In a statement, the IRA said it had carried out its own investigation, which showed that the leadership did not sanction the US arms importation. In relation to the killing, it maintained, "there had been no breaches of the IRA cessation, which remains intact".
The development came a day after two men from Northern Ireland and a woman from the Irish Republic appeared in a court in Fort Lauderdale, Florida, charged with illegally sending guns and bullets through the postal service.
In Belfast, the Royal Ulster Constabulary continued its investigation into the death of Mr Bennett, 22, whose body - bound and blindfolded - "bore all the hallmarks of a paramilitary-style killing".
The IRA statement, due to be published in the republican newspaper An Phoblacht, comes at a time of mounting reports of schisms within the organisation, with the threat of hardliners joining breakaway groups such as the Continuity and Real IRA to offer the threat of a renewed bombing campaign. It was seen as an attempt by the leadership to assert that it was in control and to distance itself from the dissident groups.
The Northern Ireland Office privately welcomed the statement. Publicly, a spokesman said: "The Secretary of State and ministers receive regular advice from security advisers. The situation is kept under constant review and everything must be looked at in the round."
Gerry Adams, the Sinn Fein president, welcomed the IRA statement and said it "should end recent speculation about the status of the IRA's cessation. The challenge remains for all of us in political leadership, but especially those of us who want a better future to oppose the rejections and the wreckers."
But the Ulster Unionist Party security spokesman, Ken Maginnis MP, declared: "Somebody once said there are ordinary lies and damn lies and I would place [the IRA's] statement in the second category. They were involved and I think that that statement should be treated with the kind of contempt that it deserves. Look at the end point, look where the guns were going and ask yourself, `Because it wasn't sanctioned, were these guns going to be sent back or handed over?'"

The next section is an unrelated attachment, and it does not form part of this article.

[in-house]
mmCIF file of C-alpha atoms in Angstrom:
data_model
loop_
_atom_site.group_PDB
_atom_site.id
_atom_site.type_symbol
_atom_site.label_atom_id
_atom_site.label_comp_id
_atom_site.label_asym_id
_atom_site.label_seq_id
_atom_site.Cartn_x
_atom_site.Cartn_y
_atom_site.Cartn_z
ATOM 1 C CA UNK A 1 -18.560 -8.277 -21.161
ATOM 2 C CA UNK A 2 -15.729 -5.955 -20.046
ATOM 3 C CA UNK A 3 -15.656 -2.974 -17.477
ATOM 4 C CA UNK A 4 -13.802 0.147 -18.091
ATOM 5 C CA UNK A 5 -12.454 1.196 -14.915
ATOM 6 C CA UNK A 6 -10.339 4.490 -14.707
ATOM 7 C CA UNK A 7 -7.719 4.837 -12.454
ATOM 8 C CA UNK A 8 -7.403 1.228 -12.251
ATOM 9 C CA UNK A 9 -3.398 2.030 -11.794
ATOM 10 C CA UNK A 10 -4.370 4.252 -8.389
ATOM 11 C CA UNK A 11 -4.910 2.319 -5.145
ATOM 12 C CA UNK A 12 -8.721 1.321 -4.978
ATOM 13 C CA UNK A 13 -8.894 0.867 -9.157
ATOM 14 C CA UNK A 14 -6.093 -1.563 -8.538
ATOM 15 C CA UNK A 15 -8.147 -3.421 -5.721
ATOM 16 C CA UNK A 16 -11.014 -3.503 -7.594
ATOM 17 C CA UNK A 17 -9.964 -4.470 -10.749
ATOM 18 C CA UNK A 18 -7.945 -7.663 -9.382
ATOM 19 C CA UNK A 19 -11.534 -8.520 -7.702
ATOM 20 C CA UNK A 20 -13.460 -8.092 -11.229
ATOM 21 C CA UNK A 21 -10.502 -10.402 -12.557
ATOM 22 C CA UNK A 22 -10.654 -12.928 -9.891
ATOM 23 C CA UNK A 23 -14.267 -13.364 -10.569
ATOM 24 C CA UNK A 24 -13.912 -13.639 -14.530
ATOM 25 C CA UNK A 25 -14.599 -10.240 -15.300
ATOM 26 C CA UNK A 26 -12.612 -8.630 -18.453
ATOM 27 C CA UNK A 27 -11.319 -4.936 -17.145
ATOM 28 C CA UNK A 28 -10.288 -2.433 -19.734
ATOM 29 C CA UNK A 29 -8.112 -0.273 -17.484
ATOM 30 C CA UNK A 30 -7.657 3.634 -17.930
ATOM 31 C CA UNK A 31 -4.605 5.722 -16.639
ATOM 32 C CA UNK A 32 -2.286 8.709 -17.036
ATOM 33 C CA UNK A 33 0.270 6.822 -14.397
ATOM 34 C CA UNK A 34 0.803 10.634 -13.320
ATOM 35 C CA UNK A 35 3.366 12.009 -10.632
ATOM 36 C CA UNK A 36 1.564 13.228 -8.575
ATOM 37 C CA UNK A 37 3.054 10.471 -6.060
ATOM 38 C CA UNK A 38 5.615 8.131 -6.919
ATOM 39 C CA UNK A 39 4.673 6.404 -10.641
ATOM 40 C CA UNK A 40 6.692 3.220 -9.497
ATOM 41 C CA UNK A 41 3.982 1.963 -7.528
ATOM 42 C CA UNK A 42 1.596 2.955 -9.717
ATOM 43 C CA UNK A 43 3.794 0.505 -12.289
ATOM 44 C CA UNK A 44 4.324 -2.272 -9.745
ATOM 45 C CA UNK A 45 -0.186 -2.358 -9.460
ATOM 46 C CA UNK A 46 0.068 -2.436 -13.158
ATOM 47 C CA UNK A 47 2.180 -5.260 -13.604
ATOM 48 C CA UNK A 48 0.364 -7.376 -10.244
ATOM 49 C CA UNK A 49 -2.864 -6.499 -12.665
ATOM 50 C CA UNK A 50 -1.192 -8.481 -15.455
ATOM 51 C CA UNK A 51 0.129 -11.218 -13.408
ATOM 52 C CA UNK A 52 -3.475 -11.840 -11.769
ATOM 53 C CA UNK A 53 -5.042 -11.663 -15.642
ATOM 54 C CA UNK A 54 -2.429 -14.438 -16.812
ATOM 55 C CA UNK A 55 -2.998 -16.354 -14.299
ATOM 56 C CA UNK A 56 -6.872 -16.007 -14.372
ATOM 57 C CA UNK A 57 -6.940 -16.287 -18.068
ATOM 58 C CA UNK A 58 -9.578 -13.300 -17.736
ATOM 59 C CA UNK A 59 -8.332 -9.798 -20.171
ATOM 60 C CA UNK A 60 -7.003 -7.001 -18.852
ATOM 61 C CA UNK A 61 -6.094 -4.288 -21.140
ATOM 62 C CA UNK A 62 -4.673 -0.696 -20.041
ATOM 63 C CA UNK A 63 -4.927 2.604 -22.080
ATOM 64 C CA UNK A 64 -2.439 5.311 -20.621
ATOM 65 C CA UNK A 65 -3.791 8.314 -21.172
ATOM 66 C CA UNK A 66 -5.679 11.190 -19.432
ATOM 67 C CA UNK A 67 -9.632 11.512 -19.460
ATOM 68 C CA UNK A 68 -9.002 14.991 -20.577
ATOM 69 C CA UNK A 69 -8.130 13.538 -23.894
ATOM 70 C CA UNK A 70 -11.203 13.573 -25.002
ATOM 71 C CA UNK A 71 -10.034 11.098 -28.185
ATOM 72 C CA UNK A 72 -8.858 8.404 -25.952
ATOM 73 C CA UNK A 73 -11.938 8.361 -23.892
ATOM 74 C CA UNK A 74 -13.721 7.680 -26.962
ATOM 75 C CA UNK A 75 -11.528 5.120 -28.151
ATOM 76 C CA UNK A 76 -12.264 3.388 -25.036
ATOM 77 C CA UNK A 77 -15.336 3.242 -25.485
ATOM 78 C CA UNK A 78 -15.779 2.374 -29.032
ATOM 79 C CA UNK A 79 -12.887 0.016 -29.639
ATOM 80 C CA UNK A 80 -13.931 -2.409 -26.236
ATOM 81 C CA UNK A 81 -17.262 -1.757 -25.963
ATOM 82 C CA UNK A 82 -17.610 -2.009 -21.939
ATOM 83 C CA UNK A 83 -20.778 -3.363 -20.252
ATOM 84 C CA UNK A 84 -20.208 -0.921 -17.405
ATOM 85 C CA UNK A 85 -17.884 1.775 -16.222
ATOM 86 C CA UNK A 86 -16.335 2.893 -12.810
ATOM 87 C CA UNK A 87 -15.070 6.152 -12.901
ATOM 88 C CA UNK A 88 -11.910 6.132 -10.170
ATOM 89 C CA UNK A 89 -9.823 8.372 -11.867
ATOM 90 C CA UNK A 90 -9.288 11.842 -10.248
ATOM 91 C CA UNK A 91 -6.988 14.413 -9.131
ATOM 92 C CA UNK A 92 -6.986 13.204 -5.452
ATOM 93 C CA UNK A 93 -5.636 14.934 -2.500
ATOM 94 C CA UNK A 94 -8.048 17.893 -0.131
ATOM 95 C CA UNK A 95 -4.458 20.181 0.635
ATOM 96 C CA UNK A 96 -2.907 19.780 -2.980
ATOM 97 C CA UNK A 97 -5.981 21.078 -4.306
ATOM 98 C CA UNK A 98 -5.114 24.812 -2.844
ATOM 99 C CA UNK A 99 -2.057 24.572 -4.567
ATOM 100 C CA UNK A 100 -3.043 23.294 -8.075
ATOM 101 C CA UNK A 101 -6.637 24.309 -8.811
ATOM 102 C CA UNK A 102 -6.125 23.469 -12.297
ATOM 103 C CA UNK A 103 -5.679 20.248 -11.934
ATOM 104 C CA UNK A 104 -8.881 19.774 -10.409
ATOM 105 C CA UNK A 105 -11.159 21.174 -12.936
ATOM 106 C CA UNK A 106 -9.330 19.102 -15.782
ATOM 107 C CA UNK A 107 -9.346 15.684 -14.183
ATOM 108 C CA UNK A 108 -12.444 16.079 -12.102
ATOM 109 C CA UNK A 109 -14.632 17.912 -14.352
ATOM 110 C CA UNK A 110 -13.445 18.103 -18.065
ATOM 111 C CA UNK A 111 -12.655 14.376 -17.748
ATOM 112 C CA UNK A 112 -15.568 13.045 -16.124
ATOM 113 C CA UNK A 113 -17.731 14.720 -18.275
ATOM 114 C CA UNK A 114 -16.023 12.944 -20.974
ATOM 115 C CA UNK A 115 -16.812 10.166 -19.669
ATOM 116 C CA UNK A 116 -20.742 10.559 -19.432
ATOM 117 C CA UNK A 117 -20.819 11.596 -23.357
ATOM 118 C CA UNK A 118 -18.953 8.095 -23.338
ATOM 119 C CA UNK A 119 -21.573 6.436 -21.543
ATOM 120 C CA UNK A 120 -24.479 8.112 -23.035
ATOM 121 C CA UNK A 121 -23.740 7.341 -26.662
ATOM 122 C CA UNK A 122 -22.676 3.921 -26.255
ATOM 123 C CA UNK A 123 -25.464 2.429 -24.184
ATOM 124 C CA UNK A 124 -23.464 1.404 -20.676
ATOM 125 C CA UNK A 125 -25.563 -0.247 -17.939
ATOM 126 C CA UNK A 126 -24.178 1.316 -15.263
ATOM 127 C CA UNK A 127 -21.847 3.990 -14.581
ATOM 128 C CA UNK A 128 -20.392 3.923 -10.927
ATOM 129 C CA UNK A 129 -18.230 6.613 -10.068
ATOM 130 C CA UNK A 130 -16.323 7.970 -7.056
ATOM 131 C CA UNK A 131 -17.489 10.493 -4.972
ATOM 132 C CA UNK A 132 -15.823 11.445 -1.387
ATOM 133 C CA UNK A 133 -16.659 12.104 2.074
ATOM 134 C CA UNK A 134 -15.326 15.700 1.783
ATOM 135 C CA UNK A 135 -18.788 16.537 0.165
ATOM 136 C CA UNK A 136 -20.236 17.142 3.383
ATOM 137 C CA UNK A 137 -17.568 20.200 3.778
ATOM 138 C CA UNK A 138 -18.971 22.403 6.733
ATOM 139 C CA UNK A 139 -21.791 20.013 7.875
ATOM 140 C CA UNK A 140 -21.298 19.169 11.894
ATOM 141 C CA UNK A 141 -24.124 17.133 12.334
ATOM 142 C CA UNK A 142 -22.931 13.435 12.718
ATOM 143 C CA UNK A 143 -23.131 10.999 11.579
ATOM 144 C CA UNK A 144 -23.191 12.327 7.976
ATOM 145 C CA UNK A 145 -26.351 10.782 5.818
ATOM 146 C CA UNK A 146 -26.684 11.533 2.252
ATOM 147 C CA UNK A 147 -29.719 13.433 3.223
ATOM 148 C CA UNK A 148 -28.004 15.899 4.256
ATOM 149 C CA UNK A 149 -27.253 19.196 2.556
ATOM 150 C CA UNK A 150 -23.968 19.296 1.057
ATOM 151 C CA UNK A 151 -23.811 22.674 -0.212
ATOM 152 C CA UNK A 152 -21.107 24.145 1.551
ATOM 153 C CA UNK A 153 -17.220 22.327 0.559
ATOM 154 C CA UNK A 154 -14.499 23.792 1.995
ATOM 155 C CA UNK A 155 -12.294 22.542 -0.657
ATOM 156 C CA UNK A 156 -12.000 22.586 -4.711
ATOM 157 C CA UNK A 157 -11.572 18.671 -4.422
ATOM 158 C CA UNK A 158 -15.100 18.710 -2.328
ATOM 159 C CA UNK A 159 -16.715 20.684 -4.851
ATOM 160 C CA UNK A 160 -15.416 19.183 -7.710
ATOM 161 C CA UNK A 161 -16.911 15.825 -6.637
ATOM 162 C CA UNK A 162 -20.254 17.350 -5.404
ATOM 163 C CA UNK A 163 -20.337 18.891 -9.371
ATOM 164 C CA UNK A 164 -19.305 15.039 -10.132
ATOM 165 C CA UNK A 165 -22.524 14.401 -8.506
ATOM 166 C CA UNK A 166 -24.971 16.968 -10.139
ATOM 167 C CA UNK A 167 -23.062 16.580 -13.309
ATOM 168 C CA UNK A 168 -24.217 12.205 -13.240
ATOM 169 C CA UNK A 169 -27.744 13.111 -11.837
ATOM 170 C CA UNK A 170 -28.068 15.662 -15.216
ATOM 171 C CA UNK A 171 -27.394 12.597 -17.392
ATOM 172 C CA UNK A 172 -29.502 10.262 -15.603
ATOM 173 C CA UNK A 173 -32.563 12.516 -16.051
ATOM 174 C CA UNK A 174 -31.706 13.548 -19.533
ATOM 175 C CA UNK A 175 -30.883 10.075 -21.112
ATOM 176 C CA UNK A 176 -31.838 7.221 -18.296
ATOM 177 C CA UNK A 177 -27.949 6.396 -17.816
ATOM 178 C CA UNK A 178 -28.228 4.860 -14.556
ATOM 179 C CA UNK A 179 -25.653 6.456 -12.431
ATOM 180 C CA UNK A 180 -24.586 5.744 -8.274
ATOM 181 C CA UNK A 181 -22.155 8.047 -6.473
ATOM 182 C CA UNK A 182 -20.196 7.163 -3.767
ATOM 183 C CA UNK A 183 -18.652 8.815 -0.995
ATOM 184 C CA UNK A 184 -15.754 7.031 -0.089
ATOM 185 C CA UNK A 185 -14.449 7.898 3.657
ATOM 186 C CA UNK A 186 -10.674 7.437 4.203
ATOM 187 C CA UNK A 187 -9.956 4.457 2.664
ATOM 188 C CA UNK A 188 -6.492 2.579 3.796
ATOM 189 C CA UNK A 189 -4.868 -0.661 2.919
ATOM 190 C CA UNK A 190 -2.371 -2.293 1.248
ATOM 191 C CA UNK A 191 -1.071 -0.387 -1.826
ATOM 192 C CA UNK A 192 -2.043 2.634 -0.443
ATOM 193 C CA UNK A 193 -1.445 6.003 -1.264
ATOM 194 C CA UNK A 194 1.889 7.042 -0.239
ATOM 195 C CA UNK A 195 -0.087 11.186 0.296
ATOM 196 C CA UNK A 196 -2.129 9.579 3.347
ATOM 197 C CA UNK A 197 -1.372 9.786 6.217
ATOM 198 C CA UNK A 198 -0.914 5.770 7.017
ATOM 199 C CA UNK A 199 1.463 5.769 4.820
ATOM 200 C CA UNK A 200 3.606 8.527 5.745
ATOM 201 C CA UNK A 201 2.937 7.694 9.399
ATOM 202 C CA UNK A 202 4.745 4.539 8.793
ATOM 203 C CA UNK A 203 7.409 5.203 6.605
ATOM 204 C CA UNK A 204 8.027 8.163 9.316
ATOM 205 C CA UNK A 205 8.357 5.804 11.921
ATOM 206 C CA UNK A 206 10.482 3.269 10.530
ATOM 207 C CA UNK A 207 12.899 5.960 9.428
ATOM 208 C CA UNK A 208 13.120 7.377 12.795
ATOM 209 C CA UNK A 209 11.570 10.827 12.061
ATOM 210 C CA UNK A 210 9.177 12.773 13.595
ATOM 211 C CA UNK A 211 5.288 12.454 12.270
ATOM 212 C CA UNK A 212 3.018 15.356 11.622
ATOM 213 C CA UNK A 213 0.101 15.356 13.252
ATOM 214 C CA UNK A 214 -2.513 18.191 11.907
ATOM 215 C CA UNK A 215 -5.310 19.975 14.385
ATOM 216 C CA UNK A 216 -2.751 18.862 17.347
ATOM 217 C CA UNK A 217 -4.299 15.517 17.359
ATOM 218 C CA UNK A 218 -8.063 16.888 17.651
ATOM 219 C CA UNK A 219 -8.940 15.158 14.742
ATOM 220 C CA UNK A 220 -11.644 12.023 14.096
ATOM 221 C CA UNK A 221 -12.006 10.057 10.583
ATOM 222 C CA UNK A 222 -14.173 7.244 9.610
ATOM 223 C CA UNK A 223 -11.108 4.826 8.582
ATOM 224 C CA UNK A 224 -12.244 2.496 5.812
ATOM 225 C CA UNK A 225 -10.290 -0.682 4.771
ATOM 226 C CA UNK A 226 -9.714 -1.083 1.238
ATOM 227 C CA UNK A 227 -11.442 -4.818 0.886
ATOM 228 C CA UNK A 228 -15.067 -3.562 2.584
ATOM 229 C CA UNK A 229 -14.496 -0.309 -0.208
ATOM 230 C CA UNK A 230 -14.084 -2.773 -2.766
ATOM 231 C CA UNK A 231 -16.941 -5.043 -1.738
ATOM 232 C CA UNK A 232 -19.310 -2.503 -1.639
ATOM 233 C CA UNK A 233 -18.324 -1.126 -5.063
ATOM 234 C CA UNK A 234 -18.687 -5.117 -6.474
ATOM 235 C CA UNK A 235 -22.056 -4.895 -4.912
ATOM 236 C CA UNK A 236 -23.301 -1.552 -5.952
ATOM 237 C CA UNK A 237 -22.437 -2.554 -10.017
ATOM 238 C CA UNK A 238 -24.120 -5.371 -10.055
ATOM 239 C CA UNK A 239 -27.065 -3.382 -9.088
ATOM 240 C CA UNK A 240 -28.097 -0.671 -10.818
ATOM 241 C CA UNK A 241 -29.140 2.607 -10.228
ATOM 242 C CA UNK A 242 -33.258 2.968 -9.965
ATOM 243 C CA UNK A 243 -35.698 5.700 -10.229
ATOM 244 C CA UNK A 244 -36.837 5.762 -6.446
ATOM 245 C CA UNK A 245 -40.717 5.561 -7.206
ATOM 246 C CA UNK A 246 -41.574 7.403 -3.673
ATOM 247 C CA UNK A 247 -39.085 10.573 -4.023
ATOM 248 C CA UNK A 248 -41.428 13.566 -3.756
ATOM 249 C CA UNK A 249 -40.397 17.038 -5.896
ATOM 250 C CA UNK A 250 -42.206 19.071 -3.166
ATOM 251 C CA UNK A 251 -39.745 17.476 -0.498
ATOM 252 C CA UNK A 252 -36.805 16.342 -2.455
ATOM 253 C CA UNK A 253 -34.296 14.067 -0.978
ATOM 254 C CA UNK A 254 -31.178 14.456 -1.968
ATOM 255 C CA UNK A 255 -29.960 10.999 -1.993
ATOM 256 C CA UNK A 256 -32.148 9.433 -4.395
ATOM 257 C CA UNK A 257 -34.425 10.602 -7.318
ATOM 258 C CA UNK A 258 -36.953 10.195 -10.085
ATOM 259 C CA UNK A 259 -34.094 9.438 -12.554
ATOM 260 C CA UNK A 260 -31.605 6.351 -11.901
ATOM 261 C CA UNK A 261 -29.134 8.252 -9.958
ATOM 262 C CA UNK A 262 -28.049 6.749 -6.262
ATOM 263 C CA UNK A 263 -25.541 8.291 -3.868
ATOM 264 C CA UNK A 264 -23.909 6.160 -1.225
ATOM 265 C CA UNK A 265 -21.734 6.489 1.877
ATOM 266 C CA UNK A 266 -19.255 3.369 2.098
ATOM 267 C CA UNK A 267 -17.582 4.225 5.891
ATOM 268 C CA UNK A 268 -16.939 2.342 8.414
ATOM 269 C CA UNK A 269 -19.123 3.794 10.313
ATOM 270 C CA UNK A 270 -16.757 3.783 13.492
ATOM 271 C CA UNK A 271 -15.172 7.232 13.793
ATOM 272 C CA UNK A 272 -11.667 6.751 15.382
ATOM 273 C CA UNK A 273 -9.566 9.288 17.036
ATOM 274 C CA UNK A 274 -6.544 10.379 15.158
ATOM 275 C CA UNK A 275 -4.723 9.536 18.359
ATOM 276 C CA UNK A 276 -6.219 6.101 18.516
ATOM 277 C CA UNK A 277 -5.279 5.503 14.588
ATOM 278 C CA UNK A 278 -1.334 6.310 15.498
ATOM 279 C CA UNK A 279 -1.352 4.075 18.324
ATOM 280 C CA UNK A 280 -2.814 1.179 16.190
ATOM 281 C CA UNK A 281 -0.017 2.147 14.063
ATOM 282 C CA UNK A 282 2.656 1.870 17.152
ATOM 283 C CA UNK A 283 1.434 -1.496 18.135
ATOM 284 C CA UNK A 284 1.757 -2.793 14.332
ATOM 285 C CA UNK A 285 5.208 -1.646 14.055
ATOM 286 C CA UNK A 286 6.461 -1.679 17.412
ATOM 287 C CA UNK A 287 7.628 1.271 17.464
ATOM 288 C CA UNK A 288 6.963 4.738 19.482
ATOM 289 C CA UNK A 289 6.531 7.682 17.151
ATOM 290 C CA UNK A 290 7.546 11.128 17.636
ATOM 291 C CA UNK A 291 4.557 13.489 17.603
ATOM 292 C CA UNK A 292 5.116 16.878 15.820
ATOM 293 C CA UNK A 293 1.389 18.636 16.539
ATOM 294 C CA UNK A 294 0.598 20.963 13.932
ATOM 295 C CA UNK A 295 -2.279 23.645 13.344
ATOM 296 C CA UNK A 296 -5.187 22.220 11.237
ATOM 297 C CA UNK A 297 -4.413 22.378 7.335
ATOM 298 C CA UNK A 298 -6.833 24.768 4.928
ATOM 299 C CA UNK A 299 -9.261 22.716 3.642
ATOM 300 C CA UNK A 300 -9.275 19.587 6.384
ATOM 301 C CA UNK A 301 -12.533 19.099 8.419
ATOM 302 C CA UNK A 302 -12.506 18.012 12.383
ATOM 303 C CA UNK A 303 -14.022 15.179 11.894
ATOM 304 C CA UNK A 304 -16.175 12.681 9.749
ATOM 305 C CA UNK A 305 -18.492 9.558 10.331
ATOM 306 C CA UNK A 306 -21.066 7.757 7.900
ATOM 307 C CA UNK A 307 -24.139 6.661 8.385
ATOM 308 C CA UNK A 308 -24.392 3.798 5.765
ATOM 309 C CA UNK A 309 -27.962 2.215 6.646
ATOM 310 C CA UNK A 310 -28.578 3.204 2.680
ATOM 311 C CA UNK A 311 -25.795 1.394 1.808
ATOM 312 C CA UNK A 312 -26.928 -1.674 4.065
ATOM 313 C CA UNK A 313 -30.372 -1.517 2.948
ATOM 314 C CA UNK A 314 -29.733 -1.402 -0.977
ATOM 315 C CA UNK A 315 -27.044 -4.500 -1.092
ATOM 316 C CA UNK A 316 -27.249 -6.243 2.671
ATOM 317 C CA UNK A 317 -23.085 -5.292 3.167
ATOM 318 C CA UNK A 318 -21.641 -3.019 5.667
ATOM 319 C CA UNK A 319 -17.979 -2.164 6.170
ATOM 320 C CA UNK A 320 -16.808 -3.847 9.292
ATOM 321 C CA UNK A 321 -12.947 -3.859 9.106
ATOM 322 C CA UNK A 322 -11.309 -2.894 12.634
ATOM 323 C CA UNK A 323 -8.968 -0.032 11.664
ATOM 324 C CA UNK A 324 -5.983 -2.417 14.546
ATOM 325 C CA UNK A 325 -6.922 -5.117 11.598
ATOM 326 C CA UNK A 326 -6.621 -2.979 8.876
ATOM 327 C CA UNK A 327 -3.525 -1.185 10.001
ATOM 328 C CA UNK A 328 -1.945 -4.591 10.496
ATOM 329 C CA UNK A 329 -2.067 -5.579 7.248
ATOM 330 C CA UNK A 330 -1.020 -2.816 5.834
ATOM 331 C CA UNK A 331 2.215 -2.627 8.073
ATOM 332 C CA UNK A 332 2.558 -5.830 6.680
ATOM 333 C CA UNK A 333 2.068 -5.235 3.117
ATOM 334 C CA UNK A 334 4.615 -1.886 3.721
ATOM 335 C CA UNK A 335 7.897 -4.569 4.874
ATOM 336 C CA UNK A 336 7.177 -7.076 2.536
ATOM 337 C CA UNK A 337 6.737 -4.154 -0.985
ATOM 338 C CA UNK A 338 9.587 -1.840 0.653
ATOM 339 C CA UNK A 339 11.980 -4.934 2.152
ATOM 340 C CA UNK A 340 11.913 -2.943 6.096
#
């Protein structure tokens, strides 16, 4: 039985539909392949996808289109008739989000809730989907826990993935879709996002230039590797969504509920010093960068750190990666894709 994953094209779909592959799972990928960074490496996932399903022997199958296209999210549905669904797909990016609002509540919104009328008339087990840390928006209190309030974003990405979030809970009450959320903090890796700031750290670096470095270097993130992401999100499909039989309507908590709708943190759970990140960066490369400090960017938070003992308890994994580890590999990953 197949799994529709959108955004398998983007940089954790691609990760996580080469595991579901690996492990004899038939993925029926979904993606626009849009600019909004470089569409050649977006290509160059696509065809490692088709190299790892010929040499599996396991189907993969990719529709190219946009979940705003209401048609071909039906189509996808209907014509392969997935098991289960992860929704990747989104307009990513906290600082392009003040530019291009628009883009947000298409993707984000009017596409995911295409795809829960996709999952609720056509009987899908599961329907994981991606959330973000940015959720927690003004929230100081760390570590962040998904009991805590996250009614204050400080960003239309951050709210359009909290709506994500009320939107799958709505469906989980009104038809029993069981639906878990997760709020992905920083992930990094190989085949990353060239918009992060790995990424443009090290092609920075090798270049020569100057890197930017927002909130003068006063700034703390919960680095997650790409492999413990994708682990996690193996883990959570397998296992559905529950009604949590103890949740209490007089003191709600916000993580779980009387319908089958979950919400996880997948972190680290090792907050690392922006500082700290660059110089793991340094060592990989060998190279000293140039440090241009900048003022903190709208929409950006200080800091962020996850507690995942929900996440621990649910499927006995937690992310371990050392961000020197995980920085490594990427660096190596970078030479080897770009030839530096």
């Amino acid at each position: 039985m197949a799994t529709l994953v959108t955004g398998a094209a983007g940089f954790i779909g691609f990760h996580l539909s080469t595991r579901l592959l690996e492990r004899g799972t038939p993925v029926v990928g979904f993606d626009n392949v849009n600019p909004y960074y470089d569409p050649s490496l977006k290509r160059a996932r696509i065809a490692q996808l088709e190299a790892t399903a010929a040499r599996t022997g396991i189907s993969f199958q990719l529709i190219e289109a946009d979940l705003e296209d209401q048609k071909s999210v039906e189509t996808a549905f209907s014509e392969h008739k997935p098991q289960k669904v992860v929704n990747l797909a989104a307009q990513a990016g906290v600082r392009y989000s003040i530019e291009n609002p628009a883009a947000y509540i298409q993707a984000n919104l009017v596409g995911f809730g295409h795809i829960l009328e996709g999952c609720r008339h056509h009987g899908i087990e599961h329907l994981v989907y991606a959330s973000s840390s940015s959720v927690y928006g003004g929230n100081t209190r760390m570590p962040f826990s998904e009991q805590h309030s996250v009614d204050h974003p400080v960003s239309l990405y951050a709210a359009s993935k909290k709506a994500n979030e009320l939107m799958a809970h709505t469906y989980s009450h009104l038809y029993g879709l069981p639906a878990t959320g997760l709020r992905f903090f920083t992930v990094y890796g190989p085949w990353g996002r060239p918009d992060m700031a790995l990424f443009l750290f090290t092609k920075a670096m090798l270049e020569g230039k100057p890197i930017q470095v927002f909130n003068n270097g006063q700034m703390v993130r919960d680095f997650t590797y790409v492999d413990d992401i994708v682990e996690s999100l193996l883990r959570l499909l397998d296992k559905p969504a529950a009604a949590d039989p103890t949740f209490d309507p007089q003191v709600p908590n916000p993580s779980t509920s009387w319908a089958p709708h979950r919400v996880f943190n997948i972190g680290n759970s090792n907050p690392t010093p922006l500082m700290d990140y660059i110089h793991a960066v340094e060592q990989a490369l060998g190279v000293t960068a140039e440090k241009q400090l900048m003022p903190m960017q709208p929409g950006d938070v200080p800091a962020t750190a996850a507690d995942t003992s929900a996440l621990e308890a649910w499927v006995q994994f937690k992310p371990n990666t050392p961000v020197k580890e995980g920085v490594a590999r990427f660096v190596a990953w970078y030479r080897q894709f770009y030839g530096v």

The former Irish prime minister John Bruton maintained that the Bennett murder was a breach of the IRA ceasefire and said Sinn Fein should be called to account. He said: "It would be interesting to know why [the IRA] haven't stated that none of their members were involved in, perhaps, an unsanctioned operation."
The Rev Ian Paisley, leader of the Democratic Unionist Party, said: "It's not an unconditional ceasefire. If they want to exempt you from the ceasefire and murder you then they can do it. They are the judge and jury."
Continuing to echo loyalist scepticism of the IRA statement, the Ulster Democratic Party leader, Gary McMichael, said he had written to the US President, Bill Clinton, about the arms importation affair. He added: "I remain completely convinced that it was IRA personnel who organised the smuggling of arms and the murder of Charles Bennett. It would not be the first time that the IRA has denied involvement in events and then it was revealed that they were."
However, David Ervine, of the Progressive Unionists, which has close links with loyalist paramilitaries, said he saw the statement from the IRA as a positive sign. "What they are saying is that they didn't breach their ceasefire... by moving to clarify their position they are answering public opinion and that is no bad thing."
The senior Social Democratic and Labour Party negotiator Sean Farren said his party would not comment on the IRA statement. "We are monitoring the situation but are not in a position to pronounce on the state of ceasefires. We have to be guided by what the [British and Irish] governments say because they have the information of their intelligence services," he said.
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